What To Do About A Jealous Friend

91 comments

Good morning!

Wednesday already. :)

I have been baking since 5:45am this morning, as I have a bunch of orders to get out before noon today. I started my morning off with some strong Japanese Sencha tea and then later on in the morning I had this juice composed of 1/2 cuke, 1 apple, 1 piece ginger, 1/4 lemon.

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Breakfast this morning was Banana Soft Serve vegan Overnight Oats (recipe found here). I cannot even begin to tell you how much I love this breakfast!!

So I won’t. I’ll just show you the goods!

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Omg.

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I seriously could not handle how good this was this morning. IMG 6108 thumb   What To Do About A Jealous Friend

I sprinkled the top with a few cacao nibs too.

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As you can see below, today is NOT a Wordless Wednesday! :mrgreen: more like, Verbal Diarrhea Wednesday…but hey it all balances out, right? ;)

What To Do About A Jealous Friend

I received this email from a blog reader named ‘Amy’. Amy would like your opinion on the situation below.  I too thought it would be a great topic for discussion!

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[Image source]

“Hi Angela!

I have been struggling with something for awhile now and didn’t know if you had any advice/done a post about this, or might be willing to.  I have a friend who is competitive with me when it comes to pretty much anything: exercise, diet, money, new gadgets/toys, etc.  I don’t want to sound like I have a big ego, but honestly, I get the feeling that she is jealous of me and that is why she brags or makes comments that make me feel badly about myself.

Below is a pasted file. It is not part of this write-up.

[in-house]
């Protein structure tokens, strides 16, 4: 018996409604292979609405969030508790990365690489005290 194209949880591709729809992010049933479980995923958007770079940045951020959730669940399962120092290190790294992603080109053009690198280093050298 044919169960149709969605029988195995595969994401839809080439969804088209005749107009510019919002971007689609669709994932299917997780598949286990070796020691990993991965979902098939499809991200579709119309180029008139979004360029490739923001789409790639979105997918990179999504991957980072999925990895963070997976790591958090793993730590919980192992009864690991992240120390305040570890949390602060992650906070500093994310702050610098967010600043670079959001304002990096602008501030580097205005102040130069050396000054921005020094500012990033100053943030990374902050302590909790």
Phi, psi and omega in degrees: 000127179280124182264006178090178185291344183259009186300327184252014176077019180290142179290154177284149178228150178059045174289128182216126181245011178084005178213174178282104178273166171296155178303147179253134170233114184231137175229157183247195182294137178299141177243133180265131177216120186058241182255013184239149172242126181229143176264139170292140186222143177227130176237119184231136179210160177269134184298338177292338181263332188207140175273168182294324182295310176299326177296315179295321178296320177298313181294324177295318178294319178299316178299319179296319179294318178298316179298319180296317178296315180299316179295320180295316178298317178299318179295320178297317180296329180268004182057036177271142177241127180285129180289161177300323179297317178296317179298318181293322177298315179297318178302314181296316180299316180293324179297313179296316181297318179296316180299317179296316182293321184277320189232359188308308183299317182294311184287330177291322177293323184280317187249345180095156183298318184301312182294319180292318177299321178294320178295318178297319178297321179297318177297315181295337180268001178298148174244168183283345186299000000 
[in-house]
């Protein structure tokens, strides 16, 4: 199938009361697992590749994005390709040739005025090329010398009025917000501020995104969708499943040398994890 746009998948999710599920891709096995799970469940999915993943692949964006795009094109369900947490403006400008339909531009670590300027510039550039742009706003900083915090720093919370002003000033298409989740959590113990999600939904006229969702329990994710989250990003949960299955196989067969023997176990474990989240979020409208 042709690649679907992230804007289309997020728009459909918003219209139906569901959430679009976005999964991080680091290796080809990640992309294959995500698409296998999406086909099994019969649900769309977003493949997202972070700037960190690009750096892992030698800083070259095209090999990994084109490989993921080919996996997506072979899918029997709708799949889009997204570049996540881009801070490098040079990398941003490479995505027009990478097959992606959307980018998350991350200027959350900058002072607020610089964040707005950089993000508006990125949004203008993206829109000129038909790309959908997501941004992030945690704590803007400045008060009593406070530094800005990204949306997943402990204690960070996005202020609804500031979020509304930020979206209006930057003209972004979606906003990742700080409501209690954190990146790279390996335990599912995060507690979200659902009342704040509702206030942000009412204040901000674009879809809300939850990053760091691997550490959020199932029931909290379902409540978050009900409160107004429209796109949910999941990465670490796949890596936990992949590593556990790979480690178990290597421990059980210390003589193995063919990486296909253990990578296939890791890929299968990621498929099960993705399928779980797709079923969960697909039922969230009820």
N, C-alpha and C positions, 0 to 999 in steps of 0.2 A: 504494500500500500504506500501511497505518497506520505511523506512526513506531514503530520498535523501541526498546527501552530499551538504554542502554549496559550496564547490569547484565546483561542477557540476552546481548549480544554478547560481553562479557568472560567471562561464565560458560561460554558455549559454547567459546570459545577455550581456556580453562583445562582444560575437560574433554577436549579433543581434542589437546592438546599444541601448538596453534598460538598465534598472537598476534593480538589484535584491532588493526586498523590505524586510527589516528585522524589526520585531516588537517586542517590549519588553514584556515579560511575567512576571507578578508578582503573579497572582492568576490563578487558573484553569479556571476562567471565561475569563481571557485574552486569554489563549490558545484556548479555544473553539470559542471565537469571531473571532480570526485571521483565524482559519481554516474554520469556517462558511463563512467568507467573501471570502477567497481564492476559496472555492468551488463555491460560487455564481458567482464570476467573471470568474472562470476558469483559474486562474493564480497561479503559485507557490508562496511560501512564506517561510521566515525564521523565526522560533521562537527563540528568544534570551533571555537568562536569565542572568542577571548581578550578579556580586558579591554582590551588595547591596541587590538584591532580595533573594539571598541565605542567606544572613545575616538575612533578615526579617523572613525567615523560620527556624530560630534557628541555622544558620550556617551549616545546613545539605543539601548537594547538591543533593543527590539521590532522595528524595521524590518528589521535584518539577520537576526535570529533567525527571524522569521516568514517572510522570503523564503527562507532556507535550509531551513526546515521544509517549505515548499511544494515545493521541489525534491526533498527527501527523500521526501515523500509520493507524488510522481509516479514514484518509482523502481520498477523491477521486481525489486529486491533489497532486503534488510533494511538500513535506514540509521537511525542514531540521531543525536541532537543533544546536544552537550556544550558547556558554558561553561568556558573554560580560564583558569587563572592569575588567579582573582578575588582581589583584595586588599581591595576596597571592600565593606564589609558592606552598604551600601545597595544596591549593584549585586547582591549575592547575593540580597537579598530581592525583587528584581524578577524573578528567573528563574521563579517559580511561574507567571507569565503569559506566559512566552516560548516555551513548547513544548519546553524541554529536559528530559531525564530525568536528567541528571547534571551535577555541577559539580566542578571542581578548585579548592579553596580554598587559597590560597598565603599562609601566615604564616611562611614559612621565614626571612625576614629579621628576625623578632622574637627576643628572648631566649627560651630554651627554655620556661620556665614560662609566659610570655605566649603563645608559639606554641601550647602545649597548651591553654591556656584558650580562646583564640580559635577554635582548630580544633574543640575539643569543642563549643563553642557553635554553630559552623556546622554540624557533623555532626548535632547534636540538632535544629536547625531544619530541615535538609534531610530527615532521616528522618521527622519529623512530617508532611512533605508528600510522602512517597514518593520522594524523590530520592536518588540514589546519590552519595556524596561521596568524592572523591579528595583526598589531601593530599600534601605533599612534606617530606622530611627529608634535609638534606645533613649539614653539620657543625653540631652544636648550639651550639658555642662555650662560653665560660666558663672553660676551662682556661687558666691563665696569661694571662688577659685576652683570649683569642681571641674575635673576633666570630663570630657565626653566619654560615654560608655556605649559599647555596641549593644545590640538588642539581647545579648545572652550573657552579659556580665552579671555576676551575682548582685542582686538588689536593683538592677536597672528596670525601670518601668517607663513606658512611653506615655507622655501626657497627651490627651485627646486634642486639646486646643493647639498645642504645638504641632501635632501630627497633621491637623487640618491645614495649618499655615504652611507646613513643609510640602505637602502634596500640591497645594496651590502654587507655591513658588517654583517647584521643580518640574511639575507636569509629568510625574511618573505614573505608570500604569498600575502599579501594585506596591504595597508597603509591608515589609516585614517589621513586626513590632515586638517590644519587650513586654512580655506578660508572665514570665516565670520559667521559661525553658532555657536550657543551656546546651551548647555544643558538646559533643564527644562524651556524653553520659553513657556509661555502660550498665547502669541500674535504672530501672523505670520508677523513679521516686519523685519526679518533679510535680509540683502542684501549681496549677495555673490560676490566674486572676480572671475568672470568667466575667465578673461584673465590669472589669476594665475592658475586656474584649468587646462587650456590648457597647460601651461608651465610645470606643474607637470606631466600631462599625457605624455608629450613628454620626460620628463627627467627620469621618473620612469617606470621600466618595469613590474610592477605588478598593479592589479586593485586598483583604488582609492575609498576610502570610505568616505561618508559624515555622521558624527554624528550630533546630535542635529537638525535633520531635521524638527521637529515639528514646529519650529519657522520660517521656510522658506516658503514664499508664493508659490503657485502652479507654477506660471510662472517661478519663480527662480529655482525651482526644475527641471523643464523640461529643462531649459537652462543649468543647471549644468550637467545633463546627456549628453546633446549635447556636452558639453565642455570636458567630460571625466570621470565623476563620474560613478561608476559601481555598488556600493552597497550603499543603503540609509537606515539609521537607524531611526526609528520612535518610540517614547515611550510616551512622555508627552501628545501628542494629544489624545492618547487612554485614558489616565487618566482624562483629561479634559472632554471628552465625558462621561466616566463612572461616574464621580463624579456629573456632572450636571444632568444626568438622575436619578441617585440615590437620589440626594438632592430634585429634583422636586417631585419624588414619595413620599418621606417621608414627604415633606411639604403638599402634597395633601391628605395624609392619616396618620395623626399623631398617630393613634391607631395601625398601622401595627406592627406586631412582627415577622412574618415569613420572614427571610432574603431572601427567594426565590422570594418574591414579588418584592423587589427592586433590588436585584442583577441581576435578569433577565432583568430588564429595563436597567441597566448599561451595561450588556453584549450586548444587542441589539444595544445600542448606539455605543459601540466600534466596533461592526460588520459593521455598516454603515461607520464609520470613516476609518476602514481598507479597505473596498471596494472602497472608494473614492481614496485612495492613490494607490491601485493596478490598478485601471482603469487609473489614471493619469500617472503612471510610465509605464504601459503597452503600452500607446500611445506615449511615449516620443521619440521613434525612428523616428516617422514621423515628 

To give you a little background, this friend (I will call her B) actually used to have an eating disorder.  She was very thin when we were in college together, and never sought help for her ED.  Flash forward 9 years later, and now B has 2 small children and is struggling to lose about 10-15 pounds from her pregnancies.  My weight has fluctuated a little bit in the last 10 years, but currently I’m at the lower end of a healthy weight for my height.  But I really feel like, because B never dealt with the issue of her ED, she has a way to bring out the ED tendencies in me – does that make sense?